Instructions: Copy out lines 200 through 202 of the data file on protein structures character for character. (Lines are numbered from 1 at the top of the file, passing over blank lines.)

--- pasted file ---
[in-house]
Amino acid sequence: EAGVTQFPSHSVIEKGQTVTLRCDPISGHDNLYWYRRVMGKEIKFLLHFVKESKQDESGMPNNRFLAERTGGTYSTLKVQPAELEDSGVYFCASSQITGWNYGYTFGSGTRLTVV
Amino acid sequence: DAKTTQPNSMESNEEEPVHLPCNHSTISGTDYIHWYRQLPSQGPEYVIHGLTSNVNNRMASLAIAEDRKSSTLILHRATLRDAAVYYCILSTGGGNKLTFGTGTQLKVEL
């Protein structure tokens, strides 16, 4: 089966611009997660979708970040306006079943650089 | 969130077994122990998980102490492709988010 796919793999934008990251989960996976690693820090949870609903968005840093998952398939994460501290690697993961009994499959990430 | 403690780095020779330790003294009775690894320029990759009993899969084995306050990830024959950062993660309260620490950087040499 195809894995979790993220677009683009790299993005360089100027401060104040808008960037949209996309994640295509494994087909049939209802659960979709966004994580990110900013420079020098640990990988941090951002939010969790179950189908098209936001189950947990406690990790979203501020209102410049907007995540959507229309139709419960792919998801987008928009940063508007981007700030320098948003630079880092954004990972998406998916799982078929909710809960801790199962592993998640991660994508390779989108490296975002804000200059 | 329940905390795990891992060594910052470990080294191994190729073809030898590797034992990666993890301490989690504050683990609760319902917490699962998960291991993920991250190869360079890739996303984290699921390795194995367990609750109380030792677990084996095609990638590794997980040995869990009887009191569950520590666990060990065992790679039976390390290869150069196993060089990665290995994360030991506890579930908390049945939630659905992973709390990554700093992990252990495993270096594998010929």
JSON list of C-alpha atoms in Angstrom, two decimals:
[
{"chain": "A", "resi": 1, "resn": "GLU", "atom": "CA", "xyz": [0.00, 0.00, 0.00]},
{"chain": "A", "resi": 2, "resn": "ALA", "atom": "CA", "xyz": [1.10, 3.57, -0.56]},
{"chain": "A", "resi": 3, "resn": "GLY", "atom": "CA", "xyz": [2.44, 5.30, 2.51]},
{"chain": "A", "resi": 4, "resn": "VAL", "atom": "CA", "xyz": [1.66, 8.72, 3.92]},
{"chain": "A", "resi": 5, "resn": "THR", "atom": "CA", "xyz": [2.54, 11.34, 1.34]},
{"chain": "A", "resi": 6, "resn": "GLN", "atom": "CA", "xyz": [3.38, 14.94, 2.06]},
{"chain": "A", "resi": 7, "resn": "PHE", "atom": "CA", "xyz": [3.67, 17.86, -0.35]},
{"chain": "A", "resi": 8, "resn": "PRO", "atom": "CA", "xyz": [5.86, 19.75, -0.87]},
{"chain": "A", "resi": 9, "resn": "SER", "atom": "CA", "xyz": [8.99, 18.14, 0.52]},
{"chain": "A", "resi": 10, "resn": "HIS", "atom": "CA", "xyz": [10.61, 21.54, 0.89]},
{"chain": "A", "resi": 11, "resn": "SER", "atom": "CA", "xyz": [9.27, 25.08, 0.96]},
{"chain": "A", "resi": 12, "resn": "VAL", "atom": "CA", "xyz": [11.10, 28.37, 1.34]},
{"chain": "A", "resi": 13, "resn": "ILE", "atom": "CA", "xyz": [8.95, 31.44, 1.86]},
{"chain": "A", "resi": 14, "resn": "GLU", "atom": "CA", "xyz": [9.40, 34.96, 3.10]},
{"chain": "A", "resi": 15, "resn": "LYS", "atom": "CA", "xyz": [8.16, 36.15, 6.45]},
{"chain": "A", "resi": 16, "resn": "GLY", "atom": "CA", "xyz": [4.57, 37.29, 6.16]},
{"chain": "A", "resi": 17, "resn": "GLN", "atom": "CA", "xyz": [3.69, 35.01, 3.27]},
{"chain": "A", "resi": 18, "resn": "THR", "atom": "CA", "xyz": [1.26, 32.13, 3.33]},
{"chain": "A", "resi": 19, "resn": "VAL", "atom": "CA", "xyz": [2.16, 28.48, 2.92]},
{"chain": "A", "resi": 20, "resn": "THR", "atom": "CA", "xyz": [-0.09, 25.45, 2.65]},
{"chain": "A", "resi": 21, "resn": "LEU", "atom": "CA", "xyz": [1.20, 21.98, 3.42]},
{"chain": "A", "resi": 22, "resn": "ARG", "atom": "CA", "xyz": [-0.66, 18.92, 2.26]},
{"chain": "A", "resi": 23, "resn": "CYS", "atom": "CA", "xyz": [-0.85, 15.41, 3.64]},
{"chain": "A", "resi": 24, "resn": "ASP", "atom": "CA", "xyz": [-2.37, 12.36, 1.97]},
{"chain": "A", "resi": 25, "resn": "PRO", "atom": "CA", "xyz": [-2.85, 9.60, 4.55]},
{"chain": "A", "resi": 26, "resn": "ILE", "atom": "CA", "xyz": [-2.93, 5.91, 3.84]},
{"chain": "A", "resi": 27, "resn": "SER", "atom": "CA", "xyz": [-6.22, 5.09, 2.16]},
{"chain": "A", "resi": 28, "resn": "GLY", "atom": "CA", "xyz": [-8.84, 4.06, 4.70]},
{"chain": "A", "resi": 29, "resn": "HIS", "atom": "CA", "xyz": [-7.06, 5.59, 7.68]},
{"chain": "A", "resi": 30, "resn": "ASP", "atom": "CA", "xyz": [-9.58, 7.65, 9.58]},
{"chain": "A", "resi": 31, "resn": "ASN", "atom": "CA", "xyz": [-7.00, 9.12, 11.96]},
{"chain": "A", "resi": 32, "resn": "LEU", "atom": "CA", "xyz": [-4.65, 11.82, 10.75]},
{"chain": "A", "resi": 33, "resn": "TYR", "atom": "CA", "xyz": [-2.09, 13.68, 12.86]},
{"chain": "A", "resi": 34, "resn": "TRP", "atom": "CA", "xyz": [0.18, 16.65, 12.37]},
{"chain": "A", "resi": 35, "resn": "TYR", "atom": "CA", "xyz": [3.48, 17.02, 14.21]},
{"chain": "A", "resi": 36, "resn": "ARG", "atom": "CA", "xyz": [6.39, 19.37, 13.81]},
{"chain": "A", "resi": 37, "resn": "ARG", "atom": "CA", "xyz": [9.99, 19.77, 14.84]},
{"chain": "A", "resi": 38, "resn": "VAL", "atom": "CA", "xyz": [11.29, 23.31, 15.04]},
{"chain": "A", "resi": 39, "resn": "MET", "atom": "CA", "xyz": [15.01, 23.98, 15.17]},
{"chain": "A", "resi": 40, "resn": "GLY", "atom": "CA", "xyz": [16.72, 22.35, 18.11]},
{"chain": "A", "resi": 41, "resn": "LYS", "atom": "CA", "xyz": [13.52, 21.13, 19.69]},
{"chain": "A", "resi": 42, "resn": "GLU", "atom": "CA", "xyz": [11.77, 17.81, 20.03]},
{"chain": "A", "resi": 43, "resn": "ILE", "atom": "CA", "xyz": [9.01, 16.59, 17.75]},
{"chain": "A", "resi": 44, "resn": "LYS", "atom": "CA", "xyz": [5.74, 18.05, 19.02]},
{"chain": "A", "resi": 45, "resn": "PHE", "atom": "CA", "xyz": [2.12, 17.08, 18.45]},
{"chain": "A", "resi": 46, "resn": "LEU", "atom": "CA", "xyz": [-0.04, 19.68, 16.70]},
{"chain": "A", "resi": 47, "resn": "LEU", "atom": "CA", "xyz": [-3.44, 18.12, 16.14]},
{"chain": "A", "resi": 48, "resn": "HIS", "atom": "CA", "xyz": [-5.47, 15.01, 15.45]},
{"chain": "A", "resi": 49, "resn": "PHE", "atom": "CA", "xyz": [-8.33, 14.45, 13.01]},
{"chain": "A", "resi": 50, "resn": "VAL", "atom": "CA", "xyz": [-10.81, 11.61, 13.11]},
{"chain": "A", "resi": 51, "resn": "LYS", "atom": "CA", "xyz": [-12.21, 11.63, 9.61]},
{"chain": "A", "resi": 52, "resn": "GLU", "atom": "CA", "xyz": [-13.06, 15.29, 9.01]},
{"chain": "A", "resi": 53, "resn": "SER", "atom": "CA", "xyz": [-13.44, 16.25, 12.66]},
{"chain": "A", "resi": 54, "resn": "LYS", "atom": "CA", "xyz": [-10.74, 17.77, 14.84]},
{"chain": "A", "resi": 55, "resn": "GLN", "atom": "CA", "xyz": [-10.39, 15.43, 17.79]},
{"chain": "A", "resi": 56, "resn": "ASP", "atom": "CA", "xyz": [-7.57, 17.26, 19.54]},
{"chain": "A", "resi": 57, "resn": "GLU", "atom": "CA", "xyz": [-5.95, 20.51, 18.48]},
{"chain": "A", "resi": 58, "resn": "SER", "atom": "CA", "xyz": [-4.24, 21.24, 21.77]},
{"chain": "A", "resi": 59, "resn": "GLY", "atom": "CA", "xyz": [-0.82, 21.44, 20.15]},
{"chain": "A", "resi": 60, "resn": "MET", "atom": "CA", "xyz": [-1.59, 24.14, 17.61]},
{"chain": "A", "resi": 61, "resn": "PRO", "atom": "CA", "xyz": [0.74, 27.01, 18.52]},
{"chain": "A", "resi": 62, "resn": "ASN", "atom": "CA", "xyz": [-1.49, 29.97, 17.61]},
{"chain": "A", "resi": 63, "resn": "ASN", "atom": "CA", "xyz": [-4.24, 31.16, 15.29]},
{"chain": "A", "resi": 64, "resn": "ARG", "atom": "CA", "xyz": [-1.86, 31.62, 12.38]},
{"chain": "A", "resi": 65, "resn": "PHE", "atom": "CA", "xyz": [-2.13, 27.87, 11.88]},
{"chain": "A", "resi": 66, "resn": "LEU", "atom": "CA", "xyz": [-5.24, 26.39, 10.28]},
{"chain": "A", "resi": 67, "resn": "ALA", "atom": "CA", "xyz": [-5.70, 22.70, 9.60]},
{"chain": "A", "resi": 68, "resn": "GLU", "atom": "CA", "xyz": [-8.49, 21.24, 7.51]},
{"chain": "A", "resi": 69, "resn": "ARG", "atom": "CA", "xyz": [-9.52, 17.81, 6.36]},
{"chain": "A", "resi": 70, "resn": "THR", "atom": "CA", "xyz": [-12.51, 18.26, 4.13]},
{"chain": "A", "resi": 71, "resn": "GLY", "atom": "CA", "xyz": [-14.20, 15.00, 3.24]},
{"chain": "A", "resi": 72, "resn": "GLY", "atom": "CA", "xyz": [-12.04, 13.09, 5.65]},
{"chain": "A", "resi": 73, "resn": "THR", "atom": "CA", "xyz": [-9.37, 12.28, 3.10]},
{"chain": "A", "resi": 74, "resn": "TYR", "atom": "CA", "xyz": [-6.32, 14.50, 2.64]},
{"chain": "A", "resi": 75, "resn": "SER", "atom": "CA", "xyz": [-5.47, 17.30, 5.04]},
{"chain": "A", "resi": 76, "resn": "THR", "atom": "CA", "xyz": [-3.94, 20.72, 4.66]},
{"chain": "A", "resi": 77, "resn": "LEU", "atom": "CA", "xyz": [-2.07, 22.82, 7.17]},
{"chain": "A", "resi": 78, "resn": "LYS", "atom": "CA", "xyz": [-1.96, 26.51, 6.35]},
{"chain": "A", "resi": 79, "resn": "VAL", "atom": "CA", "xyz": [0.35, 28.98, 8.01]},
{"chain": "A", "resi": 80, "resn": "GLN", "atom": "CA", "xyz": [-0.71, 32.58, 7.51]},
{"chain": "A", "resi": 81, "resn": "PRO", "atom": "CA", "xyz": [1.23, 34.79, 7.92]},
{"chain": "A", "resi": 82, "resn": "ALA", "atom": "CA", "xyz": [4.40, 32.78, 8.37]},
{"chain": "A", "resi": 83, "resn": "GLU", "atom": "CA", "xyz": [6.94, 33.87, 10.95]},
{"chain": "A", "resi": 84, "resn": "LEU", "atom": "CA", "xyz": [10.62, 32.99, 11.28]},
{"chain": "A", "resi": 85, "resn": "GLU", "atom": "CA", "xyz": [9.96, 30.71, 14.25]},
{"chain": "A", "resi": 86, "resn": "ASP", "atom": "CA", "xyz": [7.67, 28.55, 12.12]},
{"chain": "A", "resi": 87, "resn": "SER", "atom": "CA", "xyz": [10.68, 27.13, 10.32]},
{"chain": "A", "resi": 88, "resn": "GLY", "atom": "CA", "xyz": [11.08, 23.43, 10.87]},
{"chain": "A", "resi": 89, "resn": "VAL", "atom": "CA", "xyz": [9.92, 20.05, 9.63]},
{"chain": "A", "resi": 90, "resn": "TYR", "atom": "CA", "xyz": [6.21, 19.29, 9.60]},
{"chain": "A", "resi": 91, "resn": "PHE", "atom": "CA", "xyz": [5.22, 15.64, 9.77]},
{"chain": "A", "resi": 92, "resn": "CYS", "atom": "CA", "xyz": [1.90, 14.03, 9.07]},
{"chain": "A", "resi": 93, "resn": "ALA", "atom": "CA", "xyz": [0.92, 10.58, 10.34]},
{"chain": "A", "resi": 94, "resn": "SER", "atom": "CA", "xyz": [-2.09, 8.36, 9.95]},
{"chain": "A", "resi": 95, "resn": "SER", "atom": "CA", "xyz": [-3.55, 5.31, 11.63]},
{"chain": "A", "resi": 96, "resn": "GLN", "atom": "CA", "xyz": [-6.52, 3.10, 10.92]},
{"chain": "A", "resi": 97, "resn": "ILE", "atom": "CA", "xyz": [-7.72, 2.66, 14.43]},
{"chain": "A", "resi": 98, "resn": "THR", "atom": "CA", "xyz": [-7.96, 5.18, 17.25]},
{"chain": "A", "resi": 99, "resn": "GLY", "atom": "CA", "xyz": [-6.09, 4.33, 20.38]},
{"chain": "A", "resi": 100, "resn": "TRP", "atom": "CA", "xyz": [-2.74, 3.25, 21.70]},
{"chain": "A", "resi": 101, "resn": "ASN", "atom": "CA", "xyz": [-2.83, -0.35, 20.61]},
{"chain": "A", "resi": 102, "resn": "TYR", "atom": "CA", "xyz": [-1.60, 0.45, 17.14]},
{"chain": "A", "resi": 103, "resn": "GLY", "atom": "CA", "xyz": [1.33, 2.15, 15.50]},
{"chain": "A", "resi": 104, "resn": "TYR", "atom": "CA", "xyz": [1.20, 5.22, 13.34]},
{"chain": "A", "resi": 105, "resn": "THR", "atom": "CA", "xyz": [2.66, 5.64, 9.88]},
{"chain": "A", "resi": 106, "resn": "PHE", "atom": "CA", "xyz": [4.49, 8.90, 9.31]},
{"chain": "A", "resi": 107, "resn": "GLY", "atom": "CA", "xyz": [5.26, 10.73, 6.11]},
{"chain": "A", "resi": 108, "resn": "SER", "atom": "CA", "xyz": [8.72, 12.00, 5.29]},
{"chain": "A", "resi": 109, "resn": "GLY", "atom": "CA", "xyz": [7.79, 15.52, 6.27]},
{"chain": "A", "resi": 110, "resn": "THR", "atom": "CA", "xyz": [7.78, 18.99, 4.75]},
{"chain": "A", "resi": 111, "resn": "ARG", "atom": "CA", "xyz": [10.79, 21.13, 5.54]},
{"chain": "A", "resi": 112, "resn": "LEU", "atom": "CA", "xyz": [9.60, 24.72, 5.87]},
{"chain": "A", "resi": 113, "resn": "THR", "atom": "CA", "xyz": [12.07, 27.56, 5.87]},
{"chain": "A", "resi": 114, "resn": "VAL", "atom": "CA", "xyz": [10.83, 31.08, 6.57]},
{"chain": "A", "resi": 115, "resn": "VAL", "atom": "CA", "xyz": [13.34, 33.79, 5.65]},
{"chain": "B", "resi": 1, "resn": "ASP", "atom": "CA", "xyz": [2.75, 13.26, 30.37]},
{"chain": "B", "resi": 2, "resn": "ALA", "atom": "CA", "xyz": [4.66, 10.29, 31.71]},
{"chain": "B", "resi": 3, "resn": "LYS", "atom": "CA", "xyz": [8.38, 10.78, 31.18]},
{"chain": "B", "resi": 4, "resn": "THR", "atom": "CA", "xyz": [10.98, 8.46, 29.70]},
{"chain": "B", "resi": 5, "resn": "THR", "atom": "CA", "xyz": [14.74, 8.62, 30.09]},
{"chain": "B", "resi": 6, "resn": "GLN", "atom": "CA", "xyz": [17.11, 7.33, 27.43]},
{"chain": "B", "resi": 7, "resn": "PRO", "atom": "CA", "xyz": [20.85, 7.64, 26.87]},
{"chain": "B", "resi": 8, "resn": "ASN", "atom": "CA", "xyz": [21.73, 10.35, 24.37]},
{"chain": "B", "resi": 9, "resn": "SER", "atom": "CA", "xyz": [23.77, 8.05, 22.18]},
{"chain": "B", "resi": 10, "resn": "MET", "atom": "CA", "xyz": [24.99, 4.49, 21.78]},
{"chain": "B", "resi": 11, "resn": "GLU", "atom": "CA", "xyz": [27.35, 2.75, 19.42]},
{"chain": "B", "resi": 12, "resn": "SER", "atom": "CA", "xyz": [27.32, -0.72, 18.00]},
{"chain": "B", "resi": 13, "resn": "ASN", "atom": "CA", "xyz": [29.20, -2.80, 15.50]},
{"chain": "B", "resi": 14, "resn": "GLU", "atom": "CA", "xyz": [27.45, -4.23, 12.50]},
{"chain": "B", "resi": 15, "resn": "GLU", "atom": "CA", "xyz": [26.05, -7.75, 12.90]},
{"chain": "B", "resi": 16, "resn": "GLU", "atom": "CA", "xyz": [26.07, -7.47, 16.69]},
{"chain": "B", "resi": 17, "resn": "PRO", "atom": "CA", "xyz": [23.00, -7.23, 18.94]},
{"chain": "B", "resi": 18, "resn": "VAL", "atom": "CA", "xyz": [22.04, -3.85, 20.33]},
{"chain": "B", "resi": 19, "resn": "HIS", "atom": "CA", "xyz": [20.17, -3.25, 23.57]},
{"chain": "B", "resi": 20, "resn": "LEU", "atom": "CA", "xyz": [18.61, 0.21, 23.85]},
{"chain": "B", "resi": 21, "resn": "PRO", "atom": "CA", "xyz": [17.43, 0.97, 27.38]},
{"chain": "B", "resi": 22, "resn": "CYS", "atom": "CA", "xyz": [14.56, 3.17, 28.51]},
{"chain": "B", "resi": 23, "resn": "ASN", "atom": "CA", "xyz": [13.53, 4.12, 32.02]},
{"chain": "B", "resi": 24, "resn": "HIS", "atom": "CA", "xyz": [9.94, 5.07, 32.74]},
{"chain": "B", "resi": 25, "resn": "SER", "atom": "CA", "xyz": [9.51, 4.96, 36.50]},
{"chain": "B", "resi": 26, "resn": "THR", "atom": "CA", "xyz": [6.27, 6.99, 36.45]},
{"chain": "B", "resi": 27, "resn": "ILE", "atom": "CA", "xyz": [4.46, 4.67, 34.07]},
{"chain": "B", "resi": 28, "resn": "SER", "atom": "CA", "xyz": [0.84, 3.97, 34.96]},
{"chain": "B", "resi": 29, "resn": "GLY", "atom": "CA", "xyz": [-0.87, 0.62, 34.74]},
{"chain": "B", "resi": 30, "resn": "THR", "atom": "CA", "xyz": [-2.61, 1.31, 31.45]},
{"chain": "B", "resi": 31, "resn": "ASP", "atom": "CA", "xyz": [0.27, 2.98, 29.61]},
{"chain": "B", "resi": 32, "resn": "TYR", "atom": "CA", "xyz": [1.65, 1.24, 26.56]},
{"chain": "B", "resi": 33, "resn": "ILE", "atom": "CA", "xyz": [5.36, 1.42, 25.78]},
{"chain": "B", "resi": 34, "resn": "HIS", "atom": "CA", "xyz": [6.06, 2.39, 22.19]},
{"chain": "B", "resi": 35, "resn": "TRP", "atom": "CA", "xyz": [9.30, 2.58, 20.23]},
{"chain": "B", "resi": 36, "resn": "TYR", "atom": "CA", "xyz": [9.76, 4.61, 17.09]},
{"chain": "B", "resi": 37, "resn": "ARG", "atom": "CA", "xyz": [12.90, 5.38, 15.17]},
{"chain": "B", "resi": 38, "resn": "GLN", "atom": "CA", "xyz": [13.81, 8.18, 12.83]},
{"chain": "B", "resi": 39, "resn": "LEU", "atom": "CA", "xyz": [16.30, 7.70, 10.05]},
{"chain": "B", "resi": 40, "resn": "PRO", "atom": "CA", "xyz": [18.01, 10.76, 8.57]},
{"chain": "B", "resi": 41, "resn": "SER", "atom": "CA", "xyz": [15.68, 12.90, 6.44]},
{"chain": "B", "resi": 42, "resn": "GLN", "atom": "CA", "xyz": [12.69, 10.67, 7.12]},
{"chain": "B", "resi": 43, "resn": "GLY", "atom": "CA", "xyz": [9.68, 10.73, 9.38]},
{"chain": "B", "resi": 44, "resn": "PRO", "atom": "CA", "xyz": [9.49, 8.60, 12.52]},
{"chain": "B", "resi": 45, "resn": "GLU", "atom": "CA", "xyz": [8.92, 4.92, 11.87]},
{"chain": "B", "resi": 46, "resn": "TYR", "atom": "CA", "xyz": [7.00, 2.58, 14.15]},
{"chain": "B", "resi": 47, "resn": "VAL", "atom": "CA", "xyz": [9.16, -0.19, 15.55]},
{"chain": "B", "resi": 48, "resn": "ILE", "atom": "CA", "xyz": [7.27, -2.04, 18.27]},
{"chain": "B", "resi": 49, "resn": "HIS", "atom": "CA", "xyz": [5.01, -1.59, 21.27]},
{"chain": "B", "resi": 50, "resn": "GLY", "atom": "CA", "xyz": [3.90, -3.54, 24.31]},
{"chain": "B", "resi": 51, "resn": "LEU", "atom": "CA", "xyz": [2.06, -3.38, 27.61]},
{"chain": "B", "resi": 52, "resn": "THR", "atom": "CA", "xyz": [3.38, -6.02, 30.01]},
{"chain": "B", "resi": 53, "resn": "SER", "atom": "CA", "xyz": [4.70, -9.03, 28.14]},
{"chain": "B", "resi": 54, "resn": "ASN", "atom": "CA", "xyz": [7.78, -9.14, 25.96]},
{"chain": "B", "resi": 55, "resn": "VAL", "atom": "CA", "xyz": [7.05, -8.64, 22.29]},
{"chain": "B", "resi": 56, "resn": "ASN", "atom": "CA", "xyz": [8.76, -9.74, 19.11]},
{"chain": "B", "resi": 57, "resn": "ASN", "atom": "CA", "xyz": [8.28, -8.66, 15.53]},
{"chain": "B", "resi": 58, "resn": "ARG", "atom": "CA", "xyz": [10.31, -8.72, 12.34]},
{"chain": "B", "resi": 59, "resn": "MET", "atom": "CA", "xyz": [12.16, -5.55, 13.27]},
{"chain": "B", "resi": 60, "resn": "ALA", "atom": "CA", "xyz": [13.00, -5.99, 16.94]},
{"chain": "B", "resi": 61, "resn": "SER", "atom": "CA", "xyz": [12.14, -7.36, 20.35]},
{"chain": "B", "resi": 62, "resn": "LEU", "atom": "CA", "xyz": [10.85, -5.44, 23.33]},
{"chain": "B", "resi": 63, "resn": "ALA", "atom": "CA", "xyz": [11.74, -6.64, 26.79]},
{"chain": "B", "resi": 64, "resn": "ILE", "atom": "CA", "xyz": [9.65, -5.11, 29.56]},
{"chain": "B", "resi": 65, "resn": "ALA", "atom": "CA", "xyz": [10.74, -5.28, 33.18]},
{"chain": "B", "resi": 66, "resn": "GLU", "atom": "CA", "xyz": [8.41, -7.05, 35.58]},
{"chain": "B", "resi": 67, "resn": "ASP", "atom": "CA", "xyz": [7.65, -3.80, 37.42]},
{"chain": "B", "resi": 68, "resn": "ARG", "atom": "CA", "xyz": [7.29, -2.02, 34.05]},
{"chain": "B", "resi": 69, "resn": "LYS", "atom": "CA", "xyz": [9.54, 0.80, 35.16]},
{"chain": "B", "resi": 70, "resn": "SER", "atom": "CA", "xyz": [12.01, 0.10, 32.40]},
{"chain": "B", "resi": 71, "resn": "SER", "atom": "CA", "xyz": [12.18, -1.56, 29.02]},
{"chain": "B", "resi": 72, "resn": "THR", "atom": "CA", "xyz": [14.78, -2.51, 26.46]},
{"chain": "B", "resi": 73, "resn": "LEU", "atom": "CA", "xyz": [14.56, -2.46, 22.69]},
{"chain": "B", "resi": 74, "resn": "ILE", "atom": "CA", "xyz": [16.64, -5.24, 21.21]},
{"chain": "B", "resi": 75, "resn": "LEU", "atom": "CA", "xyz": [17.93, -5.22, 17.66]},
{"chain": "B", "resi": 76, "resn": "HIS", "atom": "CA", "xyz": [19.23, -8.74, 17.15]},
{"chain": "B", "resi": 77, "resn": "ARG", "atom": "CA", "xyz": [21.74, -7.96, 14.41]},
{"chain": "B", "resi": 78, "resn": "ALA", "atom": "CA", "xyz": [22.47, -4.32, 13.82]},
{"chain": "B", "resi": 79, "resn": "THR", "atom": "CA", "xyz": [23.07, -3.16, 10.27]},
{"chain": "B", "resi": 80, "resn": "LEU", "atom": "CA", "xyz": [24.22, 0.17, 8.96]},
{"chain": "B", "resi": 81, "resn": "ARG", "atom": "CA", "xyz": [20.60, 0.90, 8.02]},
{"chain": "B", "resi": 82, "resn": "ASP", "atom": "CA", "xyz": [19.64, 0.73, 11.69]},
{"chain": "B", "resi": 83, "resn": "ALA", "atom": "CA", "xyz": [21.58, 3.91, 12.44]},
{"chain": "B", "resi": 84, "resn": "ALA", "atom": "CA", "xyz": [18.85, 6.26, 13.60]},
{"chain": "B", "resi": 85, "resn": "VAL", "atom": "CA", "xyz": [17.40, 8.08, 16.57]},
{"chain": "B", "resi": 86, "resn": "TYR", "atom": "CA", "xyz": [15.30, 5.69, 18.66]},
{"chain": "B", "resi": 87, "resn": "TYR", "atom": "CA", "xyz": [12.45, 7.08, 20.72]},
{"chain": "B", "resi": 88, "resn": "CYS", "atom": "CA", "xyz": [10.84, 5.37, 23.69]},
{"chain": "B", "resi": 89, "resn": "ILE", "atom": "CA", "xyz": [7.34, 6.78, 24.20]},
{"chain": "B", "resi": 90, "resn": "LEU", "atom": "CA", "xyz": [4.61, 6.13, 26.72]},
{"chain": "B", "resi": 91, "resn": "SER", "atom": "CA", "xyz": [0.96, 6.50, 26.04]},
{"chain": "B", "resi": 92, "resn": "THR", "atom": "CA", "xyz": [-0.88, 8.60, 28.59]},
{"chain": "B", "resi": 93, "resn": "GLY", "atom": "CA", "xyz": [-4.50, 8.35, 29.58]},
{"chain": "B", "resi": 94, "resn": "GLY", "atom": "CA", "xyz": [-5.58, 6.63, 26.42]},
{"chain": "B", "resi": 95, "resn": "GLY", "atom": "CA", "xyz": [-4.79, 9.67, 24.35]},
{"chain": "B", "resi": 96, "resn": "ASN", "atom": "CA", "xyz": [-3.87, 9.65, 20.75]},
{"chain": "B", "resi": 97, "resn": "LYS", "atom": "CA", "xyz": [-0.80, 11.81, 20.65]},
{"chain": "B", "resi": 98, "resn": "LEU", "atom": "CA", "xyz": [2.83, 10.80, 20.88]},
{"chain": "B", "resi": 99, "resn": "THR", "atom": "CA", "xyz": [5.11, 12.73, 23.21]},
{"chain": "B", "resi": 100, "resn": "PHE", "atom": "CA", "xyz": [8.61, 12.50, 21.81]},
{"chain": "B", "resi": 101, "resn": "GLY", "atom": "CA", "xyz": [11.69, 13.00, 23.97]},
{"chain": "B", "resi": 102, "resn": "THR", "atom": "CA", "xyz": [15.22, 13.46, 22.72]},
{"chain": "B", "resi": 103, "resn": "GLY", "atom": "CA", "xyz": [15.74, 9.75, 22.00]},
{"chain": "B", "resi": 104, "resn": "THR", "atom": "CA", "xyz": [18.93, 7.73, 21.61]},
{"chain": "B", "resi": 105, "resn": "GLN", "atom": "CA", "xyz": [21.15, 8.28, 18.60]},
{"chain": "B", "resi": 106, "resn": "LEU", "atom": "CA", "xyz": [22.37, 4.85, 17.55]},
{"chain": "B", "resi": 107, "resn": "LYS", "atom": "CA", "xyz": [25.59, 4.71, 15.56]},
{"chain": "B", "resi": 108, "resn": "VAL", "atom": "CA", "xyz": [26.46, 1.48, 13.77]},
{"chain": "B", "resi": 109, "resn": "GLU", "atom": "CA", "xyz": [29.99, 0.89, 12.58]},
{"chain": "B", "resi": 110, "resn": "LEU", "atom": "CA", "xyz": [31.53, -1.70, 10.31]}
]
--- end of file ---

{"chain": "B", "resi": 79, "resn": "THR", "atom": "CA", "xyz": [23.07, -3.16, 10.27]},
{"chain": "B", "resi": 80, "resn": "LEU", "atom": "CA", "xyz": [24.22, 0.17, 8.96]},
{"chain": "B", "resi": 81, "resn": "ARG", "atom": "CA", "xyz": [20.60, 0.90, 8.02]},